Categories: Adult,Blog,Teen

by Michael Chasin


Film is a visual medium.

Should you question that, simply remember the last time you muted your TV and were able to – quite easily – follow the story.

That is the power of visuals.

So…is dialog really necessary?

While visuals move the story forward, what we only see on screen – only goes so far.

Arnold’s bulging bicep aiming a smoking Uzi was enough to entertain in Brooklyn and Bangkok and Buenos Aires and Brussels.  But did it move us…did we really care?

The key in both entertaining and emotionally engaging an audience is when the audience genuinely cares about the hero.

One of the best ways to help an audience care is to inform them of what’s inside the hero’s heart – something that cannot be easily seen on the screen.

Rocky was about the fight, but it was Rocky’s heart that made us root for him, such as his admission to Adrian, You know how I said that stuff on TV didn’t bother me none…it did.

This was an important part of Rocky’s heart could not be conveyed in visuals alone.

The Shawshank Redemption can certainly be followed visually, but unless Andy tells Red that hope is a good thing, we would not know this resides deep in his heart.

Understanding Andy in this way made us truly care about him, which then made his triumph so emotionally satisfying for us.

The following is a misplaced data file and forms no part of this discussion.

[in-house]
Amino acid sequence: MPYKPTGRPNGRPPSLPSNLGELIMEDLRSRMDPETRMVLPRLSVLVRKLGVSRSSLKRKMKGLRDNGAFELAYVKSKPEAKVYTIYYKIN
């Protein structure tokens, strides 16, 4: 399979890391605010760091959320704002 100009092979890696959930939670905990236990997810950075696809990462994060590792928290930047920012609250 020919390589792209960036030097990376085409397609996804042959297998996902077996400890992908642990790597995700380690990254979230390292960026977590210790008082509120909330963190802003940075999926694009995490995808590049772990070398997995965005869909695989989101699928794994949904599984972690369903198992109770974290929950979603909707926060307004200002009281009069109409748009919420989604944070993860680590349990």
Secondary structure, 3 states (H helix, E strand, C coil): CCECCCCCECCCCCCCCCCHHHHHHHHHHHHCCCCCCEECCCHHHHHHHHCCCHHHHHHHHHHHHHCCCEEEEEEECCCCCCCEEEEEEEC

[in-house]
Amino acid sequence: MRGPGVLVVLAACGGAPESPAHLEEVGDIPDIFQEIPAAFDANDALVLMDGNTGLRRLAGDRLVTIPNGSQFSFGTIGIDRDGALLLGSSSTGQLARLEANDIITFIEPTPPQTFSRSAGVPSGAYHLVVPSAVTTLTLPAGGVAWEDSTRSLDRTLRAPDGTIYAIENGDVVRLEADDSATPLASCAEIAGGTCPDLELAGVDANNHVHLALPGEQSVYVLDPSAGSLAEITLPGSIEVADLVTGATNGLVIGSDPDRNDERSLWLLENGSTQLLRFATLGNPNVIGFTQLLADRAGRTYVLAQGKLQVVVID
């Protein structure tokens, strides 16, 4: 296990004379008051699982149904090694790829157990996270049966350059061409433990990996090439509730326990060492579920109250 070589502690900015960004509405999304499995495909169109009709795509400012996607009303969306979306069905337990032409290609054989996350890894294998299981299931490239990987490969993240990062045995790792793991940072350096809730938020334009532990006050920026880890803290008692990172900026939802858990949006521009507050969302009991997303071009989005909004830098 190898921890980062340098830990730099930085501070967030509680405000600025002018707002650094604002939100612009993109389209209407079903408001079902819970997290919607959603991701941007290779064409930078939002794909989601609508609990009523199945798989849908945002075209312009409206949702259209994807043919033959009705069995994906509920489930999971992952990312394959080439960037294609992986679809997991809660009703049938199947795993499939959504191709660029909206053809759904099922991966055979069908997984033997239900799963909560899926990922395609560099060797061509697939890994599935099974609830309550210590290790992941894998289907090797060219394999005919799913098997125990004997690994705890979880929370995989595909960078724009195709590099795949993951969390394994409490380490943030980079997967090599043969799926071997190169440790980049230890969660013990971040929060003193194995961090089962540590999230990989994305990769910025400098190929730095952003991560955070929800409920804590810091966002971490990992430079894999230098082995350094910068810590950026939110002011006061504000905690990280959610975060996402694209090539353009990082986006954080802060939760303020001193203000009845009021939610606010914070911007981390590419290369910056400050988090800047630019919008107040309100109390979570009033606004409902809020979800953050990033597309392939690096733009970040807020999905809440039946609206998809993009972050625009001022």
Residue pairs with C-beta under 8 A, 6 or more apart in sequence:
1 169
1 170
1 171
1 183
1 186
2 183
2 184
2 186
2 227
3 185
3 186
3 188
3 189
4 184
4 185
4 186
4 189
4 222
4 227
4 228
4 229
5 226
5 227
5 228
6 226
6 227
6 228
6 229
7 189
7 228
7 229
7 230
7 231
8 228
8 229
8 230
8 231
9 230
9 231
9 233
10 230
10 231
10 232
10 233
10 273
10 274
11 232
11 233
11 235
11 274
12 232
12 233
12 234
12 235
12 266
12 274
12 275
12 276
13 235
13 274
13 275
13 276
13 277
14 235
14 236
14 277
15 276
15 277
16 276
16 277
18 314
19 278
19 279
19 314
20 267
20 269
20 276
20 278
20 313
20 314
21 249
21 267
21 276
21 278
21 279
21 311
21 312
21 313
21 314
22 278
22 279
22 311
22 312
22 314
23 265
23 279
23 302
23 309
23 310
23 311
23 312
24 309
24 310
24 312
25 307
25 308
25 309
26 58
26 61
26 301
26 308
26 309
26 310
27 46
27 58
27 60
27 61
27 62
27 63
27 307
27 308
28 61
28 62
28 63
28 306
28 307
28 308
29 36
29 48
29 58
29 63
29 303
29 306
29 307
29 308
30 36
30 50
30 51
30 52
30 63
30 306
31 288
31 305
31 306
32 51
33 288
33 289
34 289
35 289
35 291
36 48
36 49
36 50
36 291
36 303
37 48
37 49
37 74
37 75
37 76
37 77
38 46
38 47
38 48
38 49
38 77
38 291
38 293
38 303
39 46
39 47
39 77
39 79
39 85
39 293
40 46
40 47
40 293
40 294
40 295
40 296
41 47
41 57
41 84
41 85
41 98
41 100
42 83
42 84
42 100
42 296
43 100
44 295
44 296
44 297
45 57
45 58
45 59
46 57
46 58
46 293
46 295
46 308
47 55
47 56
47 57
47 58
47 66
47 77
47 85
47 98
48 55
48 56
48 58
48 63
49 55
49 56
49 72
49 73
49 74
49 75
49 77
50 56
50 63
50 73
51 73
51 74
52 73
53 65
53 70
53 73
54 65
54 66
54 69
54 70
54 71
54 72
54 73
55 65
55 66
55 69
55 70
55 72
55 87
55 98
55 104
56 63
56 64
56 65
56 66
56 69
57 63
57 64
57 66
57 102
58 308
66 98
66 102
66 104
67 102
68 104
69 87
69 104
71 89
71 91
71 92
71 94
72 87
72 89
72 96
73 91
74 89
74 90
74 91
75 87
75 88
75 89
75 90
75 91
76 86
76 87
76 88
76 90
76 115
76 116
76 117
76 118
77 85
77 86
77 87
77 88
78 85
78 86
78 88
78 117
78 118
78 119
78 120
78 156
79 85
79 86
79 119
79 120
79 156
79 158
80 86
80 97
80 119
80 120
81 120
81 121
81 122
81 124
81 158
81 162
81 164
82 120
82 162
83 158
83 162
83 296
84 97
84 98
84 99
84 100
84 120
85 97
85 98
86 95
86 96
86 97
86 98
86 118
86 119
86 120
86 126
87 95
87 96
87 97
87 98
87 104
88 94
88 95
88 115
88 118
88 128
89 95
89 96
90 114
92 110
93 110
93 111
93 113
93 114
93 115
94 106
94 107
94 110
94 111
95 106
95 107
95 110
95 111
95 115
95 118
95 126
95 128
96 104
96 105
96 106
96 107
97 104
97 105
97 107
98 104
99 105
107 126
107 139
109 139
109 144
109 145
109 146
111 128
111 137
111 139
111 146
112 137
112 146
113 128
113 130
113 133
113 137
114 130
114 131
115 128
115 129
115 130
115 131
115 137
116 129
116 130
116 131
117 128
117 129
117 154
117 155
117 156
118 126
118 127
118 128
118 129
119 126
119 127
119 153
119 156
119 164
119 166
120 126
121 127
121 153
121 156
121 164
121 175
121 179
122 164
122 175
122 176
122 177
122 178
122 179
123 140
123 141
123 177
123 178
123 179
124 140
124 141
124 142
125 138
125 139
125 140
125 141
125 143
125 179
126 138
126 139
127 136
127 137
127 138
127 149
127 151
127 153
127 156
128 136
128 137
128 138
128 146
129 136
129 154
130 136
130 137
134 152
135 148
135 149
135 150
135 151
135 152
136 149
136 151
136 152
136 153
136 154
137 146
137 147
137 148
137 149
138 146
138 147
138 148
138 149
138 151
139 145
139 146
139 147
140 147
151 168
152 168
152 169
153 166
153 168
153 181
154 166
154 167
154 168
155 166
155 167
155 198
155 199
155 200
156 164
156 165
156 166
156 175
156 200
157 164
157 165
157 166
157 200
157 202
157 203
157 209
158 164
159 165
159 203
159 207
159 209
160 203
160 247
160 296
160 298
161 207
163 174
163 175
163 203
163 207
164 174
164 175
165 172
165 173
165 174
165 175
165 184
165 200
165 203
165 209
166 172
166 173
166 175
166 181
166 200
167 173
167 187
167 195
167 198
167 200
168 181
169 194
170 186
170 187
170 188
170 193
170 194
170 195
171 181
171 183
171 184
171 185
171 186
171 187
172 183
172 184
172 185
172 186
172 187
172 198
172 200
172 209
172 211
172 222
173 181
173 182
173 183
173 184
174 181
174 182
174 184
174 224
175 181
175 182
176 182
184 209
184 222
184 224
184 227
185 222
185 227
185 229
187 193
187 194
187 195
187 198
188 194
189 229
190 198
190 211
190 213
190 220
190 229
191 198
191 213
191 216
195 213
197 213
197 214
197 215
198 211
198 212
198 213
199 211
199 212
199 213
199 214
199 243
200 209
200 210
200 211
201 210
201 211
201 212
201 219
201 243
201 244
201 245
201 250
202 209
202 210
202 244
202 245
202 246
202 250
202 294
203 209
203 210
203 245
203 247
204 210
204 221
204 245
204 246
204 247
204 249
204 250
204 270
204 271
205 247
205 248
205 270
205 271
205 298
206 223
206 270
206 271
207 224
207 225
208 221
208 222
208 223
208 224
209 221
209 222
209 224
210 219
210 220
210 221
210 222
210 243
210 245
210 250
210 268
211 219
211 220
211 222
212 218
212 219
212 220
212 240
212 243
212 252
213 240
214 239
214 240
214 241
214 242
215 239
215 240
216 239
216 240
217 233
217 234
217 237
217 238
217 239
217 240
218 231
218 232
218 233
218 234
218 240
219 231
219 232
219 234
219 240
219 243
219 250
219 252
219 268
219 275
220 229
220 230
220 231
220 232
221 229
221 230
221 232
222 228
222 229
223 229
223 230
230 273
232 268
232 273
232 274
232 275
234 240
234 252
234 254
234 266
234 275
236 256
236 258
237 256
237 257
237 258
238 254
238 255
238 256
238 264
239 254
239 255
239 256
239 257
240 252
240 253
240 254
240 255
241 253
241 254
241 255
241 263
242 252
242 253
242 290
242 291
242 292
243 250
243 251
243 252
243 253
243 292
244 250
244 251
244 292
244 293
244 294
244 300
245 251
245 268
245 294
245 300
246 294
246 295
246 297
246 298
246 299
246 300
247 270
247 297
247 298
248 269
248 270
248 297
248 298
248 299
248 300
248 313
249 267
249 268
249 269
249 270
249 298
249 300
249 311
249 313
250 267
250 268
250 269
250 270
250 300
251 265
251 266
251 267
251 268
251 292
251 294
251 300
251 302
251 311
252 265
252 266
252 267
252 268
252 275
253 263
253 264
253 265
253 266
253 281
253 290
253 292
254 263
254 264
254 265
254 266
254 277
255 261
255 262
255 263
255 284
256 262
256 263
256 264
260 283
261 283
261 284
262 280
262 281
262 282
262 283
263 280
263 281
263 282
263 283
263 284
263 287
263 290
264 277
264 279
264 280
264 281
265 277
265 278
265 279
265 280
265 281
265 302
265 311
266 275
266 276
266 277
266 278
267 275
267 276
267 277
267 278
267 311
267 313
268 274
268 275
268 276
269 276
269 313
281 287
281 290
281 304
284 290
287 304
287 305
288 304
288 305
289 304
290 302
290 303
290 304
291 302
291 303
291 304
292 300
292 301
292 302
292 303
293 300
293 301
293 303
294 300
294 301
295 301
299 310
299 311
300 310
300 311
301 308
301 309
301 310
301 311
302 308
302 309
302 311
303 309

So dialog is necessary, and important, and should be used, in telling an emotionally engaging story.

Listen for it at a theater near you.

Michael Chasin is a Screenwriting Mentor at IAFT-Miami.

Michael Chasin
Author: Michael Chasin

Michael Chasin is an award-winning filmmaker with experience ranging from writing, directing, editing, and producing to screenplay consulting.  He founded and currently serves as Director of the ArtServe Film Maker Festival Series.  He’s also been a valued contributor to other festivals where he has presented screenwriting seminars and served as a Best Screenplay judge.  Michael has a boundless passion for filmmaking that he communicates avidly to his IAFT students in his classes on screenwriting, film finance, marketing, and distribution, film festival success, and career development. In addition to his Diploma in Filmmaking, he holds a Bachelor’s Degree in Psychology, a Masters in Human Resources Management, and a Masters in Business Administration. It's just been announced that Jordan Wall of The Glades will be making his directorial debut with Michael's short script, Greater Goode.